By Kathy Ferguson, RN, Parish Nurse
But ask the animals, and they will teach you, or the birds in the sky, and they will tell you; or speak to the earth, and it will teach you, or let the fish in the sea inform you. Job 12: 7-8
It is spring! After a long winter, I am looking forward to being outside and enjoying nature. I can’t wait to ride my bike, go for walks, go hiking, work in the yard…you get the idea. Fresh air, sunshine, the smells of the earth all renew my spirit. It may be the endorphins that our bodies produce when we exercise, but I like to think that it is just being outside and appreciating God’s creation. Would it surprise you to know that the average American spends 93% of their life indoors? This means that only 7% of the average American’s life is spent outdoors (Environmental Protection Agency). Several studies have found that exercising outdoors in nature results in greater feelings of enjoyment, energy, vitality, restoration, and self-esteem. Let’s explore the bountiful benefits that nature gives us.
According to several sources, there are many benefits to spending time outdoors. Here are a few:
Being outside gets us out of the house and those sedentary habits we may have developed—watching TV, anyone? Walking, gardening and yard work all increase our activity level.
In 2013, more than 10,000 Canadians participated in the David Suzuki Foundation’s 30×30 Nature Challenge. The challenge was to spend 30 minutes in nature, every day, for 30 days. Here’s what the participants reported after 30 days:
Increase in sense of well-being
Reduced stress and negativity
Fewer sleep disturbances
Increased job productivity
They felt happier
A Calm Mind and Body
Spending time in nature allows our body to slow down and brings a feeling of peace and calm and may improve our mood and reduce anxiety.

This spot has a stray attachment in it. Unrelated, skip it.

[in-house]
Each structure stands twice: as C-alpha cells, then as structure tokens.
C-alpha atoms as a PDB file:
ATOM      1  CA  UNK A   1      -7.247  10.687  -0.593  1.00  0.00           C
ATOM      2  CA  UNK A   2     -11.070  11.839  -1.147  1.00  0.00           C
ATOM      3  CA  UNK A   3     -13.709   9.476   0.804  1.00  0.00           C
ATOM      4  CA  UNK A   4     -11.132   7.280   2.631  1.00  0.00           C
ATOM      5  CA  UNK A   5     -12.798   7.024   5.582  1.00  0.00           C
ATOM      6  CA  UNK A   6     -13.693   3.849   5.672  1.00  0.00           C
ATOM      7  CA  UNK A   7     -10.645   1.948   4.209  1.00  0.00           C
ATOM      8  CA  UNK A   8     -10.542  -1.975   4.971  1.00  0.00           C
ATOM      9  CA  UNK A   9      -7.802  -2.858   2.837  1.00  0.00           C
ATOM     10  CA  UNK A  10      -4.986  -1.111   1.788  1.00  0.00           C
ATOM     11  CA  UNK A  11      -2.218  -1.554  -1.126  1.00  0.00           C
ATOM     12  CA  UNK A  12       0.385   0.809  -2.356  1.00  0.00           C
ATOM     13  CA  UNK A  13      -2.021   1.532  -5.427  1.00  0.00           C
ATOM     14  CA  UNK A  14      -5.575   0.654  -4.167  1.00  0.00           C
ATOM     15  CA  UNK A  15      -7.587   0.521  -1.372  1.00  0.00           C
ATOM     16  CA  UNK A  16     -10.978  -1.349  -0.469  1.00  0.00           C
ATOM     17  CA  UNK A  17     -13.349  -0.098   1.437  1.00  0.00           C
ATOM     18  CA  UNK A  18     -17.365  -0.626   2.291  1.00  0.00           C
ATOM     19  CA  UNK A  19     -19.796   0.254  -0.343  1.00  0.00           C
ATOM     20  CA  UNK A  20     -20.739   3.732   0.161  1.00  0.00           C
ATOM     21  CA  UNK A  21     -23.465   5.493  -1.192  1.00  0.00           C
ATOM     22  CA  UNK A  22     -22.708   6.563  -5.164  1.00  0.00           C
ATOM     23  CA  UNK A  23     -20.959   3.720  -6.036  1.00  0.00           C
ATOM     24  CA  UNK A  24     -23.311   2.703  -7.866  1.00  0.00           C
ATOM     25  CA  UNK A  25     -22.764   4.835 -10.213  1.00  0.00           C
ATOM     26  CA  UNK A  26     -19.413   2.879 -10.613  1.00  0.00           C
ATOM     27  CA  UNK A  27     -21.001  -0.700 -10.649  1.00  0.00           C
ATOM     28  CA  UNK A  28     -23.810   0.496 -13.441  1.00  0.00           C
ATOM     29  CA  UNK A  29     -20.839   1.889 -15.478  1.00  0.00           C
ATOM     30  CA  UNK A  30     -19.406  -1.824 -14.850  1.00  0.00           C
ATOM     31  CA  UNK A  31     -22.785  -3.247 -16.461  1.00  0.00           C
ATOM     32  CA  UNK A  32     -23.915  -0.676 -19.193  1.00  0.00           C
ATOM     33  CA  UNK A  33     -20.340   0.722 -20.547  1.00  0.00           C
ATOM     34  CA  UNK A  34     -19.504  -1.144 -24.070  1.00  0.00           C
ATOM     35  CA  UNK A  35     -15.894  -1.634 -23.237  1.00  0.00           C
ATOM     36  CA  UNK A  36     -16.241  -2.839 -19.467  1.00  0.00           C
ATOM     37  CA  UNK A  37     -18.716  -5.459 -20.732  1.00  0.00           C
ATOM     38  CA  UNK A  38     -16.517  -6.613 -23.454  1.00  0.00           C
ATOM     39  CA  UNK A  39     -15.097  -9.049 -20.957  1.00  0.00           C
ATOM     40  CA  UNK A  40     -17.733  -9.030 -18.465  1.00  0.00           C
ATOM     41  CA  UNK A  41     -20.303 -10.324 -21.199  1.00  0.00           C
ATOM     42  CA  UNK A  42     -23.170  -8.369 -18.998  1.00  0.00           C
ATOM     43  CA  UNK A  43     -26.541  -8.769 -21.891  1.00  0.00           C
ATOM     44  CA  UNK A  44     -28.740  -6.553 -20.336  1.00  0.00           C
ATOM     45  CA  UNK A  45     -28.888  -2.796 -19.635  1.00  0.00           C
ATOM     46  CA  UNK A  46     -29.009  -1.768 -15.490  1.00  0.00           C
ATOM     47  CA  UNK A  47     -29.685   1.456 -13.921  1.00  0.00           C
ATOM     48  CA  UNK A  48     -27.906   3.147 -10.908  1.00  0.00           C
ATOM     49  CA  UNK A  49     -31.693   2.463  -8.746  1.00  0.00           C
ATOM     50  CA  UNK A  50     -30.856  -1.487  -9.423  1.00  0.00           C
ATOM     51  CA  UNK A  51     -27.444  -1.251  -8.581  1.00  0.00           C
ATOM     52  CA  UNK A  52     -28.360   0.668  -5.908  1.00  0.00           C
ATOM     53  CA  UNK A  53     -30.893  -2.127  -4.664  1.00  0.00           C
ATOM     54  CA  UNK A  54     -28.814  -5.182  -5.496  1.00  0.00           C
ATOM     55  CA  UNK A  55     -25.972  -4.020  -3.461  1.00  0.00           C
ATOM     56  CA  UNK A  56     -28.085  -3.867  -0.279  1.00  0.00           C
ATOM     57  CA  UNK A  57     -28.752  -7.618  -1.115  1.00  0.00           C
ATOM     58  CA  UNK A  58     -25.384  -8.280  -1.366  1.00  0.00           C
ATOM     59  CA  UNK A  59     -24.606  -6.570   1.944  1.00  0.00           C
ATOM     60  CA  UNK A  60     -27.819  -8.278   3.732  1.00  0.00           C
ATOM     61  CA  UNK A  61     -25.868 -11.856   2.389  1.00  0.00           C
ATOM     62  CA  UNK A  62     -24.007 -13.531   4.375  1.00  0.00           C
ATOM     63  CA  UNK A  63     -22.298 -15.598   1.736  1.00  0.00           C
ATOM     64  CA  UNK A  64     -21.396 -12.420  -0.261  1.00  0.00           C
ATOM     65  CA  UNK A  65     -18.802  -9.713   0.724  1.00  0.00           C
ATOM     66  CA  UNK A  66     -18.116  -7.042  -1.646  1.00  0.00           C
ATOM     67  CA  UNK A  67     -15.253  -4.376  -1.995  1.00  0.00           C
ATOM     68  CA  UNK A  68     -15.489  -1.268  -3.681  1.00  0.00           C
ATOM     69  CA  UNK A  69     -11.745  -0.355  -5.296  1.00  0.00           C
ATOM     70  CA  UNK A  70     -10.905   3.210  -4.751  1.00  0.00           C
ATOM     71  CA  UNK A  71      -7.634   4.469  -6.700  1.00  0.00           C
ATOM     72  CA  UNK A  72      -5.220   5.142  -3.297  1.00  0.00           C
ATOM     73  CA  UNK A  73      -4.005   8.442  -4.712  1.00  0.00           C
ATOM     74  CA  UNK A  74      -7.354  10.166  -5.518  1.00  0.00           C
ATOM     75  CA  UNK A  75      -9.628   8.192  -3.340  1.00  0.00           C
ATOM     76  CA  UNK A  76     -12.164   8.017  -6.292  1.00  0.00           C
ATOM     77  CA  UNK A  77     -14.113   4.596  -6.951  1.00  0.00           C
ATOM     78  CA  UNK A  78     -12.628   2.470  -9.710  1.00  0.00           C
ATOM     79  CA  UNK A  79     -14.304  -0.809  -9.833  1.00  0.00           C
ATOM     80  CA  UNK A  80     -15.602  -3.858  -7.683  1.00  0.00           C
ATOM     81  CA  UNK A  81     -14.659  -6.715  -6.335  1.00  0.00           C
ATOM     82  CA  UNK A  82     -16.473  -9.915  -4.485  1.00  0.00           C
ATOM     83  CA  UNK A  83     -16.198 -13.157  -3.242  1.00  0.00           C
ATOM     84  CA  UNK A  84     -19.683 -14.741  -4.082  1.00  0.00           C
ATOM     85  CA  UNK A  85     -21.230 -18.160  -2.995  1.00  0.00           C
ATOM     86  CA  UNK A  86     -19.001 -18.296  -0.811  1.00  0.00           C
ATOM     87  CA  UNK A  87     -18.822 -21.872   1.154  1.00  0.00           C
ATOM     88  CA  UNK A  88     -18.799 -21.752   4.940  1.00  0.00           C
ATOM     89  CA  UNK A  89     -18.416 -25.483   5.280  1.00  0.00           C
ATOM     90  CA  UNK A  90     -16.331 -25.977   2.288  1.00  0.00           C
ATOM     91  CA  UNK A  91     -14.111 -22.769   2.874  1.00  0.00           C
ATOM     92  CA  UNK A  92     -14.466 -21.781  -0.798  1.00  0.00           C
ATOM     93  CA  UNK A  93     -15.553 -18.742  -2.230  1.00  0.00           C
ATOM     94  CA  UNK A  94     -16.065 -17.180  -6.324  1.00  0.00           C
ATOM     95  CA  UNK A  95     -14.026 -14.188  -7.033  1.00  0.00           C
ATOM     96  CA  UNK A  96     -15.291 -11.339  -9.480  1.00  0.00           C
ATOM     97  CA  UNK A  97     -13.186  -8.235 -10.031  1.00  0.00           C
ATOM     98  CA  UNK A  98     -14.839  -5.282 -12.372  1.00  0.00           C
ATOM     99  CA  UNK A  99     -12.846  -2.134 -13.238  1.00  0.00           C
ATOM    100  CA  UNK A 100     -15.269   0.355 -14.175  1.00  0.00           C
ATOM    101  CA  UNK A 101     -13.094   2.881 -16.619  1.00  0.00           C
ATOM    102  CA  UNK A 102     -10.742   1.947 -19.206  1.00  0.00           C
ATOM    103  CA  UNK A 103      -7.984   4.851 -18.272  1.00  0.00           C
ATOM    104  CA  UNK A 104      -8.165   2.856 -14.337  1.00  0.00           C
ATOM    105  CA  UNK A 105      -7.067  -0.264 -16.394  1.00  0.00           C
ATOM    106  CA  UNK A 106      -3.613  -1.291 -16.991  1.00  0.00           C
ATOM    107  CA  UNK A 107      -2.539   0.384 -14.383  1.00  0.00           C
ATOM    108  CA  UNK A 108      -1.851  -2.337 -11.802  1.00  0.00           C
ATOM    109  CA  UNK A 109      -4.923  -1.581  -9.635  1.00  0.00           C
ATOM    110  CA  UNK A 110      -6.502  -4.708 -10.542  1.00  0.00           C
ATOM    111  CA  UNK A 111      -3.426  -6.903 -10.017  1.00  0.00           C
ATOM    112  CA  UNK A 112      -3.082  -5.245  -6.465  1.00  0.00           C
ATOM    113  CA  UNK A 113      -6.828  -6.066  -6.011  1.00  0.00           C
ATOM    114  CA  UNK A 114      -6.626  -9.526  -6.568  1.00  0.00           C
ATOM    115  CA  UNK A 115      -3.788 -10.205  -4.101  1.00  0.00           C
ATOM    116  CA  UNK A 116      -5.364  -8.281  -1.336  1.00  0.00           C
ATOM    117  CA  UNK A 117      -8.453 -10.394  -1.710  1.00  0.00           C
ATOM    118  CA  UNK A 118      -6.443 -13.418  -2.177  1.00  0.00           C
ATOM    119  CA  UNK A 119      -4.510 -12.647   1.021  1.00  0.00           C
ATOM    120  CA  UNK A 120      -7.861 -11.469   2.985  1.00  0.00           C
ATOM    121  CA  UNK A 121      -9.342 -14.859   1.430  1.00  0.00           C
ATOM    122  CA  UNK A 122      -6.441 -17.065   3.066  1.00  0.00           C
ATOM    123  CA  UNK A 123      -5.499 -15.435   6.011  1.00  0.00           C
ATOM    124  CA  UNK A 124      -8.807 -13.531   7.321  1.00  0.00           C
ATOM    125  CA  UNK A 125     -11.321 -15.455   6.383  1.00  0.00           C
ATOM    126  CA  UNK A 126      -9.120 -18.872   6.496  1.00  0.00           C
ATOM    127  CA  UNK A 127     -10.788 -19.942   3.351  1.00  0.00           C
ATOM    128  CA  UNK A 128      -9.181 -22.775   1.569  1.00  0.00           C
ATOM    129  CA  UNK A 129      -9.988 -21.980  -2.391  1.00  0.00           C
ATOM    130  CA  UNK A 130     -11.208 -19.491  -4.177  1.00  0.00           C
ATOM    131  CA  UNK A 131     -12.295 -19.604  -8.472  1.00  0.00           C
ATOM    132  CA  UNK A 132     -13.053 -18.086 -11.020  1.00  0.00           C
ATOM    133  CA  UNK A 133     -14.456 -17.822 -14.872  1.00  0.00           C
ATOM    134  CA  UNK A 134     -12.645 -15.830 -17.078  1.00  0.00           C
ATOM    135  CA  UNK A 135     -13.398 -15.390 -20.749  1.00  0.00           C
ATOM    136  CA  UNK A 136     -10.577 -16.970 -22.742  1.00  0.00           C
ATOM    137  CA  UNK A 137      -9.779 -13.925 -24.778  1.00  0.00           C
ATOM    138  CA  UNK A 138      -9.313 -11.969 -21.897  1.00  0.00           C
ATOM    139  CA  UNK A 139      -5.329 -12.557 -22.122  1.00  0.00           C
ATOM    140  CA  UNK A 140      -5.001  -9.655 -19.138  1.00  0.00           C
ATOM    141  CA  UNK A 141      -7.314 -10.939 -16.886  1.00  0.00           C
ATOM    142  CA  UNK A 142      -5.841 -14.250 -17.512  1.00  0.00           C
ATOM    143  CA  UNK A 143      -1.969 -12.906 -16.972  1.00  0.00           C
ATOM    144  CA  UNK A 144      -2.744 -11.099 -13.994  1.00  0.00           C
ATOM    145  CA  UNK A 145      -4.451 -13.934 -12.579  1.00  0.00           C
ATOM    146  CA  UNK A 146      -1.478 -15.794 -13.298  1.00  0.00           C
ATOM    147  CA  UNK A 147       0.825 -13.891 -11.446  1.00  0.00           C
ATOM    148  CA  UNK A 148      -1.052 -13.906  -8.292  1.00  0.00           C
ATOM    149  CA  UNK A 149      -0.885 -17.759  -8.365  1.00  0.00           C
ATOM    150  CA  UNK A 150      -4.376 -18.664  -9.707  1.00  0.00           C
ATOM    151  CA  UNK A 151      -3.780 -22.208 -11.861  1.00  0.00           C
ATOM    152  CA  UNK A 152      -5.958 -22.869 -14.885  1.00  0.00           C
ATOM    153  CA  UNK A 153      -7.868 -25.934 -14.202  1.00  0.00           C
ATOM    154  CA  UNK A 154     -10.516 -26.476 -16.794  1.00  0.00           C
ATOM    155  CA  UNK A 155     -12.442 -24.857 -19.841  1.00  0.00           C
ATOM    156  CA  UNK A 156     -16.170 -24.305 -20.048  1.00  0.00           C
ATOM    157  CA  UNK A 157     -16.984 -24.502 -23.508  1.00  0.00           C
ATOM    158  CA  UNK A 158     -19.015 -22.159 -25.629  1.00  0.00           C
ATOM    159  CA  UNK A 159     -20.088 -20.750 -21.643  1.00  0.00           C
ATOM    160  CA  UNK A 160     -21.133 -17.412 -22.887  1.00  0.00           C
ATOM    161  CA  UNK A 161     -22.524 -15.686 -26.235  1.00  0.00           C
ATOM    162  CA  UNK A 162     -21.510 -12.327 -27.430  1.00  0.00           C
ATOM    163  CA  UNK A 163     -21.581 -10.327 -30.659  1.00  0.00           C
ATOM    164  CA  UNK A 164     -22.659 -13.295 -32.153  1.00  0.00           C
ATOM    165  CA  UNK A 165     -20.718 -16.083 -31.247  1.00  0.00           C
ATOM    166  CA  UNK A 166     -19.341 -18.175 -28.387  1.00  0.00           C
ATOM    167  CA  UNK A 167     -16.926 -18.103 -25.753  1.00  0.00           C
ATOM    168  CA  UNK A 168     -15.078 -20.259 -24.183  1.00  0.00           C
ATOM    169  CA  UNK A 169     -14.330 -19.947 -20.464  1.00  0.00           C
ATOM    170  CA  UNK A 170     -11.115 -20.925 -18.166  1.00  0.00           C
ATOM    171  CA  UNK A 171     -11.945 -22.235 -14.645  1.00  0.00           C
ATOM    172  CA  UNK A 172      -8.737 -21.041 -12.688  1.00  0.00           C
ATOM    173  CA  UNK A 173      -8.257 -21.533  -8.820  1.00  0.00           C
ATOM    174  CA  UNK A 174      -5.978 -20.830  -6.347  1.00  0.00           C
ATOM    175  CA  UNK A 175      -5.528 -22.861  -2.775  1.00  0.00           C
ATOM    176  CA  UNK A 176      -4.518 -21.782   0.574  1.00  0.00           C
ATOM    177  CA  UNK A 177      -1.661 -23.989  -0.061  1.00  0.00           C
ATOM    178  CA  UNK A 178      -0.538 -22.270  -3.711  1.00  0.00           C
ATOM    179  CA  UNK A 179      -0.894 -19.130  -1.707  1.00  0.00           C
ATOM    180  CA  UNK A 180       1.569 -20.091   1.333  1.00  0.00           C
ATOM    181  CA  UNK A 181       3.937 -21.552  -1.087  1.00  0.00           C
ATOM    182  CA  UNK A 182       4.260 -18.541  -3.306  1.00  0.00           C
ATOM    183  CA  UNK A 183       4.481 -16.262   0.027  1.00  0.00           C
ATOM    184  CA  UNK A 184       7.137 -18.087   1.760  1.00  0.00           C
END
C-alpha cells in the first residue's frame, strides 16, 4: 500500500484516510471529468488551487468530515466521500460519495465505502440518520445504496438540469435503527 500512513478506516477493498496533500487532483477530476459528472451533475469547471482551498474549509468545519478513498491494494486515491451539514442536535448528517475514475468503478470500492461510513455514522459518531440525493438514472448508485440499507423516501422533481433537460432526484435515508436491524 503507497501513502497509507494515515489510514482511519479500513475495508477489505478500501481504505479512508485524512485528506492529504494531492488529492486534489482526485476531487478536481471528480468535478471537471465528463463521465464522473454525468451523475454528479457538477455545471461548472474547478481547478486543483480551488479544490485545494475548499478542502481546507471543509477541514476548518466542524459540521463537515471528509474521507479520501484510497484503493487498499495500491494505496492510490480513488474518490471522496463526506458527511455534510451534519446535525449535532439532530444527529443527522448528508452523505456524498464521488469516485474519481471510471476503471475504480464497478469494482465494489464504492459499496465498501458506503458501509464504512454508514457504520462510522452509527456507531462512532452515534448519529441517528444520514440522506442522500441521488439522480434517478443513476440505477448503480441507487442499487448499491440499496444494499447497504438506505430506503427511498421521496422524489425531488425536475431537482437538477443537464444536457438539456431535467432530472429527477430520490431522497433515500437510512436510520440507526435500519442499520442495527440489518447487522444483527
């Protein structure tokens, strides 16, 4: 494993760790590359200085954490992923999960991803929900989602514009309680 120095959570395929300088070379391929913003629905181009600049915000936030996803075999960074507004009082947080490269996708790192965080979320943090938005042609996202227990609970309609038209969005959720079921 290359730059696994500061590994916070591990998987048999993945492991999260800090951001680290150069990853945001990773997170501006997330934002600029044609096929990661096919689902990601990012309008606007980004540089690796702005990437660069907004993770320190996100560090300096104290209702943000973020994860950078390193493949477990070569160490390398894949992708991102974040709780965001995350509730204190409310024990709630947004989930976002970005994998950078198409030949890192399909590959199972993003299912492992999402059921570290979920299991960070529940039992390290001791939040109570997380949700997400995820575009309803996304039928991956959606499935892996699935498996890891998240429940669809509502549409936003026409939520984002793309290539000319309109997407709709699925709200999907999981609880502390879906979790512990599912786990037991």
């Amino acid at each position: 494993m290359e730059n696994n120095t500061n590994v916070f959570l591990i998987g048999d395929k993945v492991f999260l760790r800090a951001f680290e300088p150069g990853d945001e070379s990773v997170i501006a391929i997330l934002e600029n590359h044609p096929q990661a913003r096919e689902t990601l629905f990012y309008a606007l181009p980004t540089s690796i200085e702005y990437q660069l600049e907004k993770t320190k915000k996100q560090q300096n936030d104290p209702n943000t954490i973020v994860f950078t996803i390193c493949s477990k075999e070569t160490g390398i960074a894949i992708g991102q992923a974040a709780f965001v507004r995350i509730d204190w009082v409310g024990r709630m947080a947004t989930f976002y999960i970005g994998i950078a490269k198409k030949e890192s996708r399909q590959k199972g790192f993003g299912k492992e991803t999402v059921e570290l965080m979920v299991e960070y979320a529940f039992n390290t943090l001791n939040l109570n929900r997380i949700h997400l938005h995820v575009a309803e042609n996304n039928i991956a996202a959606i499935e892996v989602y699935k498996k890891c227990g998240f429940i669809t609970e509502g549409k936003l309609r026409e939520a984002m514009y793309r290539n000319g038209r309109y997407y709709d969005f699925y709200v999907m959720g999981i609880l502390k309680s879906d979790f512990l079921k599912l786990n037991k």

In the book “Your Brain On Nature: The Science of Nature’s Influence on Your Health, Happiness and Vitality”, Eva M. Selhub, MD and Alan C. Logan, ND examine the effects of nature on the brain. They propose that spending just 20 minutes in nature improves vitality, which is defined as emotional strength (resiliency) and living life with enthusiasm.
Studies have found that spending time in nature can help improve memory – especially short-term memory.
Restored Mental Energy
Our brains get tired. To restore our mental energy, it helps to spend time outdoors.
What can we do to spend more time in nature? Here are a few examples:
Get into the garden. It keeps you active and if you plant vegetables— you will have healthy produce at your fingertips.
Sit outside and read on your porch or deck.
Sit outside and do some of your usual daily activities such as checking email, making phone calls, homework, having a cup of coffee.
Go for a daily walk—even if it’s just around the block.
Eat meals outside when the weather cooperates. Breakfast is my preferred time to eat outdoors.
Discover a new hobby that is based in the outdoors. My favorites are hiking and biking, but you can also consider photography or painting.
Take your kids/grandkids (or yourself) to the park after dinner.
Take your dog for a walk—it’s good for the dog too.
Don’t sit at your desk or in the cafeteria at work—take your lunch break outside.
Take your bike instead of your car.
Any way you choose to spend time outdoors is the right way! Take time in the next few weeks to let your body and mind reconnect with nature and experience the positive effects on your health!